Speaking of a city council, 7 elected members (part-time with no salary, pensions) are more apt to listen and more inclined to improve the community than a single county supervisor, no matter how wonderful he or she may be. And if you've ever waited through a Sacramento city council or county supervisors meeting, you'll know just how high a priority Arden Arcade is on their list. The City of Sacramento intends to annex us if we reject Measure D. Spend some time on their General Plan for 2030, and review pages 2-125 through 2-128 for more information.

There are a couple of concerns that I have heard that raise legitimate issues regarding cityhood. Those include (with a brief response):

The fiscal uncertainty and unknown economic future of Arden Arcade--The LAFCO economic report indicates that Arden Arcade is fiscally viable without raising taxes. They wouldn't have approved it for the ballot if that were not the case. For years, the area has subsidized much of the county anyway, but will be paying a neutrality agreement for years down the road to make sure that we leave things whole. No doubt, tough economic times will continue, but if a new city can bring a sense of law and certainty to the community, it it possible that there will be an economic revival to the area that will improve the condition of the neighborhood and increased revenues will follow.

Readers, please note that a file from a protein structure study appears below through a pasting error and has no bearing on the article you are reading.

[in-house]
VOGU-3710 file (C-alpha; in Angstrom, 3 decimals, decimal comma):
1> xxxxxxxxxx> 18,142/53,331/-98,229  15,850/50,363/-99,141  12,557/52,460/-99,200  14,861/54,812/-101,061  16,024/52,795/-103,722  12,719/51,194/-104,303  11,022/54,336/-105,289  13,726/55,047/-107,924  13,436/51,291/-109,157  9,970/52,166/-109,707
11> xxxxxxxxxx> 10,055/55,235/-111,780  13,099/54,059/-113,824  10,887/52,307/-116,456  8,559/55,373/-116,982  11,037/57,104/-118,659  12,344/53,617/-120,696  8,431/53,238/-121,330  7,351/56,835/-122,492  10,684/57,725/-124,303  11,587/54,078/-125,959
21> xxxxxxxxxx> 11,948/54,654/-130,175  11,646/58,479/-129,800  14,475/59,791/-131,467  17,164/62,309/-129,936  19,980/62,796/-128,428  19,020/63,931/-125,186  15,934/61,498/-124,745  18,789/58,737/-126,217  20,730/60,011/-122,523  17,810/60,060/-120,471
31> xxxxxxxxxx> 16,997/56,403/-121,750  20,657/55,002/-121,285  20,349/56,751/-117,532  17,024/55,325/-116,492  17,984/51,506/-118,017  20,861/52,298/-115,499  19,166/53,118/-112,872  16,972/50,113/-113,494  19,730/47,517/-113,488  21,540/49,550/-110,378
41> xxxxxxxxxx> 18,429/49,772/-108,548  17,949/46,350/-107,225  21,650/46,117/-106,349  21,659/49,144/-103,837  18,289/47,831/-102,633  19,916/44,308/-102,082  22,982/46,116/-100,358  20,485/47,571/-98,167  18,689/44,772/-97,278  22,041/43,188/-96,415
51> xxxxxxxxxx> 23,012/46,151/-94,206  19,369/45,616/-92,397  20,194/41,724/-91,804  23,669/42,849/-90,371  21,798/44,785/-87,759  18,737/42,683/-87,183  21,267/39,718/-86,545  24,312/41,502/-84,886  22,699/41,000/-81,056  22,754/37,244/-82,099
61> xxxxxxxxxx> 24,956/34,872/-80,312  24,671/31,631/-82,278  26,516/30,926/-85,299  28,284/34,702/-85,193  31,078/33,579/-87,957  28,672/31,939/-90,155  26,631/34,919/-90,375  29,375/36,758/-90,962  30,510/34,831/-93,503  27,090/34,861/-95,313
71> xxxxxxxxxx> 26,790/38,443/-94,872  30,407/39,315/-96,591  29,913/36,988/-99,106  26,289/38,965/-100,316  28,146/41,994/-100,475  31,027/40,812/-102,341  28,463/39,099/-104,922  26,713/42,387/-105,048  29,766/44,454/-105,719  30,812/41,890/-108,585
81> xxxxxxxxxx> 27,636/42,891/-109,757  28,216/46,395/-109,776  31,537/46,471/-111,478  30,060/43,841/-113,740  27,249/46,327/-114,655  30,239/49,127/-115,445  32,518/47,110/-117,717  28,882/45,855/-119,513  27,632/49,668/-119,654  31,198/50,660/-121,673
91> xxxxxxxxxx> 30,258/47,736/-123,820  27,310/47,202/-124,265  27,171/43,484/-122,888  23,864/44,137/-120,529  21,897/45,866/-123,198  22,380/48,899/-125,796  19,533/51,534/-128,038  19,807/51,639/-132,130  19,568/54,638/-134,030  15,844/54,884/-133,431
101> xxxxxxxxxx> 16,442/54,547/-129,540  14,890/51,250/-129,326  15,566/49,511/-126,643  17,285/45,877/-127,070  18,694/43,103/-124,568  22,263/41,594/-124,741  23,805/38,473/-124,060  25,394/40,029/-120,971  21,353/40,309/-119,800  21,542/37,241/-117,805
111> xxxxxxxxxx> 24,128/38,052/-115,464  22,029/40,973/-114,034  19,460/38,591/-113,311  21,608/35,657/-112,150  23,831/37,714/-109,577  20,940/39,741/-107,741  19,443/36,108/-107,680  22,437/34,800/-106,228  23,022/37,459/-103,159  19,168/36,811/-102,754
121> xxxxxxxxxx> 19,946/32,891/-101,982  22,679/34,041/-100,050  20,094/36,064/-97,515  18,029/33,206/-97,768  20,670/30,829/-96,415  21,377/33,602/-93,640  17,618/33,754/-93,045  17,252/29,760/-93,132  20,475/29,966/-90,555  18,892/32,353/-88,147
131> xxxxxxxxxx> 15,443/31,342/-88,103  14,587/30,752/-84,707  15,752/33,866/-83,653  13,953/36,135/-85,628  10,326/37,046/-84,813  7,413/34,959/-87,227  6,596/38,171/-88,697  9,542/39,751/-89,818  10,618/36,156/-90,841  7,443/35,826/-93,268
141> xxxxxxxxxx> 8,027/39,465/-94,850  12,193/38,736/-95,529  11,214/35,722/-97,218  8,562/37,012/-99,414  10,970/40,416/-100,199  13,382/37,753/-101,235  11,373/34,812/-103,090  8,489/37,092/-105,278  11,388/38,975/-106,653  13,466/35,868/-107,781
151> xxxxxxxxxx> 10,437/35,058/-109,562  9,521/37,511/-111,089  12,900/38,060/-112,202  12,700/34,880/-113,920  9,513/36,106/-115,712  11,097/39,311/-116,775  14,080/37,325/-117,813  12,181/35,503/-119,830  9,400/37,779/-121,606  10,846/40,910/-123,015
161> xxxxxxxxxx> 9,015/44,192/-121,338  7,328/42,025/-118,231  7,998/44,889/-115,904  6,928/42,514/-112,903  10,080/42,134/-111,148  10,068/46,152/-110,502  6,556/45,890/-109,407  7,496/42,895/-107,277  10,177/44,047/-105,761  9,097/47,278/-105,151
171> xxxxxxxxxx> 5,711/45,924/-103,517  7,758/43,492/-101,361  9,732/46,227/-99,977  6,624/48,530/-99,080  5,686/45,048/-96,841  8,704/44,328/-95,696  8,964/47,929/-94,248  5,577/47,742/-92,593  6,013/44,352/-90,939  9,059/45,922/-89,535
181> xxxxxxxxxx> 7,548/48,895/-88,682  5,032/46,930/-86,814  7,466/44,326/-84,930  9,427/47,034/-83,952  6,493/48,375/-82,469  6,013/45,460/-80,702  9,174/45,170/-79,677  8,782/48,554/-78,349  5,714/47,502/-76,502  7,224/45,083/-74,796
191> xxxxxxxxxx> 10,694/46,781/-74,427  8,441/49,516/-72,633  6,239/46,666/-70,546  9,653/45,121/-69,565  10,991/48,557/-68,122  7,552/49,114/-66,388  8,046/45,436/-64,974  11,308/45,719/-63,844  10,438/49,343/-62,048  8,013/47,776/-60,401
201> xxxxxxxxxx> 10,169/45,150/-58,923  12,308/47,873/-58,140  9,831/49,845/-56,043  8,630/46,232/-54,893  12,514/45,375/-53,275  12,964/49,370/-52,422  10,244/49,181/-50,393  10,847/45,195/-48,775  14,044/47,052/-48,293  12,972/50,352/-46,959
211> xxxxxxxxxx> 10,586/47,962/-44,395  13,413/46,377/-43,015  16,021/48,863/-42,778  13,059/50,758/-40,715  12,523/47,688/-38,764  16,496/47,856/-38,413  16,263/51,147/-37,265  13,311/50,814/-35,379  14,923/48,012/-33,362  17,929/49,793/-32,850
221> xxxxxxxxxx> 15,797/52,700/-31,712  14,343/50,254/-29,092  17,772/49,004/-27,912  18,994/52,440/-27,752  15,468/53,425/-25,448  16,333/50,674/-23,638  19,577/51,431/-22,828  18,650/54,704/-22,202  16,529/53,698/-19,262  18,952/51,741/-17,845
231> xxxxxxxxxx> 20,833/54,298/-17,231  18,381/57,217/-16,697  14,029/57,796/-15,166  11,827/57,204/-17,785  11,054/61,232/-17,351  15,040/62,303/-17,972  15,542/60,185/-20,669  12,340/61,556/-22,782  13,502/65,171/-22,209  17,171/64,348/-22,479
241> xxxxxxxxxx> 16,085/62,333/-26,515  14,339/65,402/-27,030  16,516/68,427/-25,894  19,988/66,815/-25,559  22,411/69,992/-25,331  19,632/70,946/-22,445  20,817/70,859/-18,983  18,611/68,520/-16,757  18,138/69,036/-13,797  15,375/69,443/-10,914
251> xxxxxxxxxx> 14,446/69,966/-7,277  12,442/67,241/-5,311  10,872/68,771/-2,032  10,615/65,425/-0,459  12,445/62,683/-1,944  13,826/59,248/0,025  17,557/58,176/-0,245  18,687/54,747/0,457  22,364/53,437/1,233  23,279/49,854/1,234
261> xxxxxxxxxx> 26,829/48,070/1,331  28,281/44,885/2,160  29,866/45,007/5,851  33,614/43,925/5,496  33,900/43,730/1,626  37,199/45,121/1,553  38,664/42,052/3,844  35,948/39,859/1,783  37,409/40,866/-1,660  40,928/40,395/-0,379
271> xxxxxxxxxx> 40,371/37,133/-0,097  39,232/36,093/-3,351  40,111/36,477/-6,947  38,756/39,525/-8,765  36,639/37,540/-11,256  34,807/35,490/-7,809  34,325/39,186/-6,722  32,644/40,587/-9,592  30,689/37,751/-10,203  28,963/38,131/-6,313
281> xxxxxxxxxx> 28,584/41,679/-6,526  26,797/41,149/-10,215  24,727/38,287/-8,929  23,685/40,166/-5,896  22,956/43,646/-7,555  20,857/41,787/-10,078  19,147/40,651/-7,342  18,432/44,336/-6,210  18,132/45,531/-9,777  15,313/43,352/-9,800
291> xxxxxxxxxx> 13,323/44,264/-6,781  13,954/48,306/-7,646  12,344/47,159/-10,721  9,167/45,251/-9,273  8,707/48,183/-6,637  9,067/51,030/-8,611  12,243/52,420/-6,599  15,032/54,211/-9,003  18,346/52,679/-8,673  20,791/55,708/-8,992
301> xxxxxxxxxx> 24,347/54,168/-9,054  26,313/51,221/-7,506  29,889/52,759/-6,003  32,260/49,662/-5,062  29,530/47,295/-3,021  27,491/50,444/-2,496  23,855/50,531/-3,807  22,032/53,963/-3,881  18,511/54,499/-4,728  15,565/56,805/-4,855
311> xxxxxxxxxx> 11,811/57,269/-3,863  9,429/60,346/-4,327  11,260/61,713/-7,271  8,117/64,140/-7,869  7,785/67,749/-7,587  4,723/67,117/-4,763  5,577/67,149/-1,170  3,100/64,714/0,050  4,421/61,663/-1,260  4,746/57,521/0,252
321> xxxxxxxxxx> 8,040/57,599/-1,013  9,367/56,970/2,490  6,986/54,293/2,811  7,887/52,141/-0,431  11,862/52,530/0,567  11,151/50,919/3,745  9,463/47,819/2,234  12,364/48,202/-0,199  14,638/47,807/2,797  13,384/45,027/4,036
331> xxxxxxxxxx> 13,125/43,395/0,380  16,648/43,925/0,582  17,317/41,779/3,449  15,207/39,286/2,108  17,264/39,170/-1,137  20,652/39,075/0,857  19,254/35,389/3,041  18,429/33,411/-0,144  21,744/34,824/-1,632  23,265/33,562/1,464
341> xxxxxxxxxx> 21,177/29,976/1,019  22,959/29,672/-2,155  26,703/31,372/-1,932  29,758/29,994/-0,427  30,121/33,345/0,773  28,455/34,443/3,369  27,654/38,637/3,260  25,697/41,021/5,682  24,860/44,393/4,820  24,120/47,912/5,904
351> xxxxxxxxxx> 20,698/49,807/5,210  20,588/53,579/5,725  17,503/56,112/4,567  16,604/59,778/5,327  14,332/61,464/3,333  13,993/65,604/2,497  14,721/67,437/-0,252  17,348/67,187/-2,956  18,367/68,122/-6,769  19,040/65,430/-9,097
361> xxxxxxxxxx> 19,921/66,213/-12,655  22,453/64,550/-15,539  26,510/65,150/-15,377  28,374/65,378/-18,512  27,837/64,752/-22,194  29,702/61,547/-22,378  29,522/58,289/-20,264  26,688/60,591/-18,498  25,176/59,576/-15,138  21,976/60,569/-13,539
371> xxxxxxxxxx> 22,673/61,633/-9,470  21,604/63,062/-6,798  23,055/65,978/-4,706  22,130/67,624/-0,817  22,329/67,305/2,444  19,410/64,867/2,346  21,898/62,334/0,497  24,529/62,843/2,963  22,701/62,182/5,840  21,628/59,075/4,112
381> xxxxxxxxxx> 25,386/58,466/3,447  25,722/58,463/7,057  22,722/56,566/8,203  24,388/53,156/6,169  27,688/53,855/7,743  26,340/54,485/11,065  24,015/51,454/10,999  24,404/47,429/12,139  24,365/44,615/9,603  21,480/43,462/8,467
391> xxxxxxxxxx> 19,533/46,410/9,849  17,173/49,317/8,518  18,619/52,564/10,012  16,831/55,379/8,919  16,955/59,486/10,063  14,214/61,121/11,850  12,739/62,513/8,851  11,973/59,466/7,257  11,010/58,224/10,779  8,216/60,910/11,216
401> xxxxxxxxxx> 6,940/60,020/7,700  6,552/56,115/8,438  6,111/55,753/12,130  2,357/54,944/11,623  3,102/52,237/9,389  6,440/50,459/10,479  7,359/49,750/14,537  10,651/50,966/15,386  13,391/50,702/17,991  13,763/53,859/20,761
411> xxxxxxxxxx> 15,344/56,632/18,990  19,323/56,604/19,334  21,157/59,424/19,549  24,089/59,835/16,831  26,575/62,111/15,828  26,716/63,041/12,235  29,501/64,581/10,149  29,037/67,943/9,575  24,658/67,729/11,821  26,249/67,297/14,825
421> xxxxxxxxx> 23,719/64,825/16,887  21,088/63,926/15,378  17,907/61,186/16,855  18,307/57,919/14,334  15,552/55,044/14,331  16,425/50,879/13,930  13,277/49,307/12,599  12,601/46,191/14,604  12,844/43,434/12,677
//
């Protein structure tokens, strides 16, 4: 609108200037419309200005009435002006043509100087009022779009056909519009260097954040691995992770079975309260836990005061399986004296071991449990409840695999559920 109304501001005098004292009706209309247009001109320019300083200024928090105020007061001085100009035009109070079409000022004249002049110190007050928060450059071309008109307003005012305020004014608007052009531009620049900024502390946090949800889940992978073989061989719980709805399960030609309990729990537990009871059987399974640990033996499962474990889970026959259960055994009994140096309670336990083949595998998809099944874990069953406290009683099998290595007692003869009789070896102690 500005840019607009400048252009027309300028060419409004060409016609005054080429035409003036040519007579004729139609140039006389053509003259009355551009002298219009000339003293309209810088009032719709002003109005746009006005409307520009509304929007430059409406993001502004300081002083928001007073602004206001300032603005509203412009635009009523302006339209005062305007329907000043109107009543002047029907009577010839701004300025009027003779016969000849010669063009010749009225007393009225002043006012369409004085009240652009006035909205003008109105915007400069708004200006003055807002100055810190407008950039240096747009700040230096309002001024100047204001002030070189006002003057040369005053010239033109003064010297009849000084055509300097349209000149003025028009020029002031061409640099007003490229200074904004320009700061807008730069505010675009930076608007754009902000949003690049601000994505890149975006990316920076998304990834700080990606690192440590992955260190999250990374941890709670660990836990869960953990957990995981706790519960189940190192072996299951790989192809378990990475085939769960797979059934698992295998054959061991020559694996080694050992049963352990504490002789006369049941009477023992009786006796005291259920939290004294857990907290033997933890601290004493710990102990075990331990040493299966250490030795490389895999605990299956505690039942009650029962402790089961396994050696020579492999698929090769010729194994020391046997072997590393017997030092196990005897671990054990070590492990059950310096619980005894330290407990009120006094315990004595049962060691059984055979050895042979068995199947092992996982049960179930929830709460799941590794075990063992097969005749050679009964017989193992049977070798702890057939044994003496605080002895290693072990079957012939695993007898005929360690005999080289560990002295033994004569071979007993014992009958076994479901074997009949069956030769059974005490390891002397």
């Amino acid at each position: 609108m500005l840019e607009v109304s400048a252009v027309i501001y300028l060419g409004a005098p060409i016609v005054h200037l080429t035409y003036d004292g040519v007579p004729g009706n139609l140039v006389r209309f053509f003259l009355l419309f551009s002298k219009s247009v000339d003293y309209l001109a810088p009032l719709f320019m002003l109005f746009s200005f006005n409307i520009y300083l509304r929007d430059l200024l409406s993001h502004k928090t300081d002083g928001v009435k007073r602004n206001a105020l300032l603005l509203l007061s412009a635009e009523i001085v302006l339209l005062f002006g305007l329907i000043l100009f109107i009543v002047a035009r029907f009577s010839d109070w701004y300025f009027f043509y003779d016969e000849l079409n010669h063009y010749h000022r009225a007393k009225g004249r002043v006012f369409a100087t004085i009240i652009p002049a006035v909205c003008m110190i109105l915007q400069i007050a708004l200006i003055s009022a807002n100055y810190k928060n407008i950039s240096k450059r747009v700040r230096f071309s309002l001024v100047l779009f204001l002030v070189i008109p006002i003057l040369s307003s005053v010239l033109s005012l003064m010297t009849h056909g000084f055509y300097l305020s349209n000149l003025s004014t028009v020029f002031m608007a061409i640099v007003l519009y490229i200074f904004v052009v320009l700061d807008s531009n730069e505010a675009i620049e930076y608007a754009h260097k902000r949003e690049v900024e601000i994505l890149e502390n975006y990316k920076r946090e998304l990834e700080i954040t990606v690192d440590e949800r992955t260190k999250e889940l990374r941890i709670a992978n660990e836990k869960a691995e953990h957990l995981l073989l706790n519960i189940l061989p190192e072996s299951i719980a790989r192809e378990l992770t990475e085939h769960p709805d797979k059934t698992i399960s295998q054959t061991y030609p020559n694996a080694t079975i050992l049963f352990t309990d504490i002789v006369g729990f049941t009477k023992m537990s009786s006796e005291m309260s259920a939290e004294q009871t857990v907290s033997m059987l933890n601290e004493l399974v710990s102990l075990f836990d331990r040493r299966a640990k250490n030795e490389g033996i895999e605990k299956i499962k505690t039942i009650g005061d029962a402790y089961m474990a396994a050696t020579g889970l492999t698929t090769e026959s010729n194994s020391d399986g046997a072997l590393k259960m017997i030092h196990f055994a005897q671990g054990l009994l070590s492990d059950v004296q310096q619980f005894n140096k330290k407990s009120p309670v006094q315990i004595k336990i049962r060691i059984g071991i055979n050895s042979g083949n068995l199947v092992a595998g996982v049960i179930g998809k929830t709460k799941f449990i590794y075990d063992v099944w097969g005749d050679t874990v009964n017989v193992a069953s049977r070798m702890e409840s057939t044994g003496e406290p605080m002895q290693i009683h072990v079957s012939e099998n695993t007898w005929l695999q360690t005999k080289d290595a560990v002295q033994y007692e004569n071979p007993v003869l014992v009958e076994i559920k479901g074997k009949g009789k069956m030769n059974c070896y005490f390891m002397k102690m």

It's another layer of bureaucracy--Not necessarily true. A city will take on many of the responsibilities that the county has done for some time. However, it will be more responsive to finding alternatives to problems than the stultified bureaucracy in the county because elected council members will necessarily be responsive to concerns of the community. In my view, the more local the government, the more important it is in our day to day lives. Regardless, I'll be a loud voice to keep city overhead down and costs under control, as I have been with the county.

Do we have to name it "Arden Arcade"?--Initially, yes; permanently, no. Realize that the "Arden Arcade" moniker has been around for decades and accurately reflects the unincorporated community as it presently stands. That being said, once we have a new city, it is within the reasonable realm of alternatives to change the name to simply "Arden" (or my favorite, "New Helvetia"--it's time to reclaim the name) or anything else you think you would like to call it. And if you would like to keep "Sacramento" as your mailing address, as long as you have the right zip code, the mail will get to your house.

There may be other concerns that I haven't addressed in this email. If you have more questions, I highly suggest that you visit the Arden Arcade Cityhood Observer. This blog is honest about the issues and provides some very compelling insights. The blog is also highlighting the candidates for city council and allowing any and all discussion on the pros and cons of incorporating.